Earth Day on 22nd April this year coincides with the first day of Hari Raya Aidilfitri. As families gather with friends to celebrate, we must count our blessings that Mother Earth has bestowed upon us, which we often take for granted. Mother Earth’s health and well-being is vital for our continued survival and sustenance.
As we witness the alarming onset of climate change impacts and warnings grow louder for speedier and more urgent action across the globe to limit temperature rise to 1.5 degrees Celsius from the pre-industrial era, there have been proliferating calls for manipulating the Earth system with very risky and dangerous solar geo-engineering technologies which are unknown to many, including governments.
The irresponsible idea behind such speculative technologies is that we can continue to plunder, over-consume and pollute our Earth as it is possible to engineer our way out of the current problems.
As highlighted in a recent opinion piece in the New York Times (April 18, My Continent is not your giant climate laboratory’ by Chukwumerije Okereke, from a Nigerian University), one such solar engineering technology, called solar radiation management, gathering the most attention is to use balloons or aircraft to spray large quantities of aerosols — tiny particles of, for example, sulfur dioxide or engineered nanoparticles — into the stratosphere to dim the sunlight.
As pointed out in the article, ‘other proposed techniques include covering deserts with plastic; genetically engineering plants to have brighter, more reflective leaves; creating or making clouds whiter; and deploying millions of mirrors in space. The point of all of them is to counter warming by reducing the amount of sunlight reaching the planet and reflecting it back to the stratosphere.’
As highlighted, instead of making investments in developing countries supporting renewable energy and other genuine climate solutions, attention is being diverted by funding geoengineering researchers, particularly those in the United States, with support from Bill Gates and philanthropists from Silicon Valley, while George Soros has recently announced his intention to back solar geoengineering projects in the Arctic.
In fact, recently, an American start-up called Make Sunsets, launched balloons from Mexico to inject sulfur into the atmosphere with the claim this would offset carbon emissions. It seems that the Mexican government was unaware of the exercise until after the event, and officials swiftly announced a ban on solar geoengineering activities.
Developing country governments are being courted by irresponsible researchers and companies to become testing grounds for such dangerous technologies.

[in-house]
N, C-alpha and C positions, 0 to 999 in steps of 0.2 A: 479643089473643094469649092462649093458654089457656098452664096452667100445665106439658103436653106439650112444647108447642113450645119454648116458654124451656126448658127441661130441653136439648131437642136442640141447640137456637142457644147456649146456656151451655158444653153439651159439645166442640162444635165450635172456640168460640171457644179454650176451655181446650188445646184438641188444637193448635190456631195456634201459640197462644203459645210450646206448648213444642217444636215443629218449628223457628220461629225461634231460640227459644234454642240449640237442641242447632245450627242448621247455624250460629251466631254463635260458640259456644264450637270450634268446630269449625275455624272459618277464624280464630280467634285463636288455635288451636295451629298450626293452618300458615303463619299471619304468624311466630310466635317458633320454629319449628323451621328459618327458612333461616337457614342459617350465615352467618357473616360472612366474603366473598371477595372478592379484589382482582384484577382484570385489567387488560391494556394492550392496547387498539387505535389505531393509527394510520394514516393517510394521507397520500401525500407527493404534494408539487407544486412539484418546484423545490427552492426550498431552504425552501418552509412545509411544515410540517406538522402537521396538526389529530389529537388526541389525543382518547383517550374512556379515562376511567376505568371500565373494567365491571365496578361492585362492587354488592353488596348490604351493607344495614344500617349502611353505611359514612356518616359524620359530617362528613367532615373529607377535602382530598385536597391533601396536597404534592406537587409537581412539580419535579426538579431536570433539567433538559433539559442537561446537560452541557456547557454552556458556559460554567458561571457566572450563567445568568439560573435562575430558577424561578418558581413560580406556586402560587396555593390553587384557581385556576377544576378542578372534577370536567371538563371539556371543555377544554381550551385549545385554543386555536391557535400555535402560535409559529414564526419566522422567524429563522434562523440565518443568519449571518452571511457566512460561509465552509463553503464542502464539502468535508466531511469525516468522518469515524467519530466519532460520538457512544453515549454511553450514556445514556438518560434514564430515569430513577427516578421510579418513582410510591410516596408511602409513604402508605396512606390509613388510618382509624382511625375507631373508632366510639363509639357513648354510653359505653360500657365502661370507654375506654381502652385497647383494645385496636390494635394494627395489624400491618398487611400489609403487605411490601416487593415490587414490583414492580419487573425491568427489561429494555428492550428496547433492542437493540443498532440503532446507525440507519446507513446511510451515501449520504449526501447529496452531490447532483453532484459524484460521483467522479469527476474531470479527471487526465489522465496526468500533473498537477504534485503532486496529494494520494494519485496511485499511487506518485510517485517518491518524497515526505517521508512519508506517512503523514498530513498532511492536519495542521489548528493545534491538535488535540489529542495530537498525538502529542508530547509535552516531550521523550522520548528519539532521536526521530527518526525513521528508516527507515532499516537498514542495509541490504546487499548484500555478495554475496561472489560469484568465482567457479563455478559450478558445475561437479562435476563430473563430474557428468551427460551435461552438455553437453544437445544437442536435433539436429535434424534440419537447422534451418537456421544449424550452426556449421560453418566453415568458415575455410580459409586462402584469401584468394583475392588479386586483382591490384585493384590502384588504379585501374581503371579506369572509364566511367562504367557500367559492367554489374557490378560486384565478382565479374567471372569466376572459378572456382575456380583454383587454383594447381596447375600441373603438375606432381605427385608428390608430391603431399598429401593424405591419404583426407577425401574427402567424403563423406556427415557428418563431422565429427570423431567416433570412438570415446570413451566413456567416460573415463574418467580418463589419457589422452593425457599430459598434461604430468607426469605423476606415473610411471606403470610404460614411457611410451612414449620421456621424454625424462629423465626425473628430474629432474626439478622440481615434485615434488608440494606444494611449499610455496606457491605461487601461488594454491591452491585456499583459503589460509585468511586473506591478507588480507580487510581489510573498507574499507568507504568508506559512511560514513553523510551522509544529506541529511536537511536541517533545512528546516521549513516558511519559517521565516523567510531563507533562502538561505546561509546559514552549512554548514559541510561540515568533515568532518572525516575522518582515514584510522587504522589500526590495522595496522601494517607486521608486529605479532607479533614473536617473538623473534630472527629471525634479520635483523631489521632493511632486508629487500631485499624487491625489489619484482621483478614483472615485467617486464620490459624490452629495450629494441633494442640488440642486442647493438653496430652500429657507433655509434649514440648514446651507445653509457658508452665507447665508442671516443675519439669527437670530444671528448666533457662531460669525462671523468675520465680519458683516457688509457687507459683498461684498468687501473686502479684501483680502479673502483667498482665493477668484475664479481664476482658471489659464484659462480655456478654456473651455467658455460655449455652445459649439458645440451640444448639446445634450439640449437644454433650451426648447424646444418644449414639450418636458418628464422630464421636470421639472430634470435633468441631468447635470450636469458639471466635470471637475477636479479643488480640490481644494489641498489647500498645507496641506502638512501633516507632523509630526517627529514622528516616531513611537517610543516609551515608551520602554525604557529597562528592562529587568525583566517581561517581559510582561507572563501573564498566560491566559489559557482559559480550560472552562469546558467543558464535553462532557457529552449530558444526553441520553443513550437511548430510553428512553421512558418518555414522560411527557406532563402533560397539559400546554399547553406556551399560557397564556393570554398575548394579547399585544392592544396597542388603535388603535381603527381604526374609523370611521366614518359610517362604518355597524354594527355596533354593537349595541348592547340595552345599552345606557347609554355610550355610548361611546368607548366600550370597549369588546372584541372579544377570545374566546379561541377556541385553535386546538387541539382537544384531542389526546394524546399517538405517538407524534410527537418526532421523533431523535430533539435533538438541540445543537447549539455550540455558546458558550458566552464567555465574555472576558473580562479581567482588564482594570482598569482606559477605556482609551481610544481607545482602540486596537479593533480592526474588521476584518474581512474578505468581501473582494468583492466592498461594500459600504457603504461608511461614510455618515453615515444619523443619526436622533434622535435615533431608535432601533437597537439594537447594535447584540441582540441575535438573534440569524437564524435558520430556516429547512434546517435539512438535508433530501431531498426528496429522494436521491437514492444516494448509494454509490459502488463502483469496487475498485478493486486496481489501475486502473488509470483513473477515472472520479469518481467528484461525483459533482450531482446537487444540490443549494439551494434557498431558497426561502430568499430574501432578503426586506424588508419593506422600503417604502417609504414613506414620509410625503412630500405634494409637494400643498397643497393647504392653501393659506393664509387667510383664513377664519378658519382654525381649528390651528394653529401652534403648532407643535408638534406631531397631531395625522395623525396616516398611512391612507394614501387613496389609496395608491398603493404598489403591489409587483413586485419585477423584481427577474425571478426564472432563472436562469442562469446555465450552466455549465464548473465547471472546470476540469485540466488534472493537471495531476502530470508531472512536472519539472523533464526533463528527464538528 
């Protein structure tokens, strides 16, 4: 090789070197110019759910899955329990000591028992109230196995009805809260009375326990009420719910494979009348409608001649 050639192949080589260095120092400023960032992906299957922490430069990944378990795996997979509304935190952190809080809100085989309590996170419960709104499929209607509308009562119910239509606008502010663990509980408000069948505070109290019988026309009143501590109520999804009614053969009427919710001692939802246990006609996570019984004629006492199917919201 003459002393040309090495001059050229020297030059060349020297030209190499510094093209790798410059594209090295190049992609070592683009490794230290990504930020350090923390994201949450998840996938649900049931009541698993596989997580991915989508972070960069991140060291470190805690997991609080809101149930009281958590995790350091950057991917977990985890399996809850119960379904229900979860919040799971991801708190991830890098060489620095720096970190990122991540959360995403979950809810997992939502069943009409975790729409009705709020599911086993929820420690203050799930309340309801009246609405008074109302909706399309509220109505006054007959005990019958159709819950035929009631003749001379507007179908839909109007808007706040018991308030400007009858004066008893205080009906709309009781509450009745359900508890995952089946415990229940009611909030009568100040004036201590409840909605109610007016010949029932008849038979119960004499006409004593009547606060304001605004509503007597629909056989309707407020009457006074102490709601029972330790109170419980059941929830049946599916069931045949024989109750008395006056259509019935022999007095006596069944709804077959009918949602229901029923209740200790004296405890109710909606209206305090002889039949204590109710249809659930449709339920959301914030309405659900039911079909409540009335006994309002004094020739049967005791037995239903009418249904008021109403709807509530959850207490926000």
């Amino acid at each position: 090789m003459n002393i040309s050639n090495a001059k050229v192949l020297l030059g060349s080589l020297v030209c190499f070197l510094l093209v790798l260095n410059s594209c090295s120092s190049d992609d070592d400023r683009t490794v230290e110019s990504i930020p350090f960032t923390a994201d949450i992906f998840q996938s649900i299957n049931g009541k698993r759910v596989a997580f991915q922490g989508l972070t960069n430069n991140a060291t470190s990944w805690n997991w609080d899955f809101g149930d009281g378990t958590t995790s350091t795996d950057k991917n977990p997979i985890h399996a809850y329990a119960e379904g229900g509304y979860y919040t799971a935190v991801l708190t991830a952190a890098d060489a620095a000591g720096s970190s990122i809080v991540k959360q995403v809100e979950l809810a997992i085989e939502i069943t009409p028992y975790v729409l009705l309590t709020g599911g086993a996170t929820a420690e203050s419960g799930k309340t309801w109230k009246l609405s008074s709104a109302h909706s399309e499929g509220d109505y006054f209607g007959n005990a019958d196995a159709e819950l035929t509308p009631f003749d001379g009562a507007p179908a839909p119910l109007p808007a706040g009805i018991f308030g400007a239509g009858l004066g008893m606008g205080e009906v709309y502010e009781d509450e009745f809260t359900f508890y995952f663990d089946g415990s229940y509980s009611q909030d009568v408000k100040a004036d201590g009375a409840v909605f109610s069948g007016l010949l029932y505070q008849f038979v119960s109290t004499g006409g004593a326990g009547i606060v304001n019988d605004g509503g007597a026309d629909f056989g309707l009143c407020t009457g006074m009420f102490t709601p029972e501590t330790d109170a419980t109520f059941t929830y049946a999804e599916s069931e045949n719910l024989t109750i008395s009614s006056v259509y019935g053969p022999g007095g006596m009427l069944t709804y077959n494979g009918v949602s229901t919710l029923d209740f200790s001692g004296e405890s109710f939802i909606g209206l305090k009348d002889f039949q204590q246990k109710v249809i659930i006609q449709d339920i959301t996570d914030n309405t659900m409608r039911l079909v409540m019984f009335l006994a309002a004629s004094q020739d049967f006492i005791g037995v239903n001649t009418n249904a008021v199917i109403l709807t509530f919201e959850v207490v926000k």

To counter these moves and to raise public attention, more than 400 senior climate scientists and scholars from around the world have called for an International Non-Use Agreement on Solar Geoengineering, which hopefully results in a ban on real-world research on this technology.
There is in fact a de facto moratorium under the UN Convention on Biological Diversity on the development and deployment of these technologies and we in Malaysia too must be on the alert and work with other nations to prevent becoming testing grounds, with seductive promises of making money.
We join the call of concerned scientists for immediate political action from governments, the United Nations, and other actors to prevent the normalisation of solar geoengineering as a climate policy option.
Governments and the UN must assert effective political control and restrict the development of solar geoengineering technologies at planetary scale.
As highlighted by the scientists’ fundamental concerns include the following:
‘First, the risks of solar geoengineering are poorly understood and can never be fully known. Impacts will vary across regions, and there are uncertainties about the effects on weather patterns, agriculture, and the provision of basic needs of food and water.
Second, speculative hopes about the future availability of solar geoengineering technologies threaten commitments to mitigation and can disincentivize governments, businesses, and societies to do their utmost to achieve decarbonization or carbon neutrality as soon as possible. The speculative possibility of future solar geoengineering risks becoming a powerful argument for industry lobbyists, climate denialists, and some governments to delay decarbonization policies.
Third, the current global governance system is unfit to develop and implement the far-reaching agreements needed to maintain fair, inclusive, and effective political control over solar geoengineering deployment.
In short, solar geoengineering deployment cannot be governed globally in a fair, inclusive, and effective manner. We therefore call for immediate political action from governments, the United Nations, and other actors to prevent the normalisation of solar geoengineering as a climate policy option. Governments and the UN should take effective political control and restrict the development of solar geoengineering technologies before it is too late.’
Specifically, we also call for an International Non-Use Agreement on Solar Geoengineering.
SAM echoes the call that our Earth should not be a climate laboratory! Selamat Hari Raya!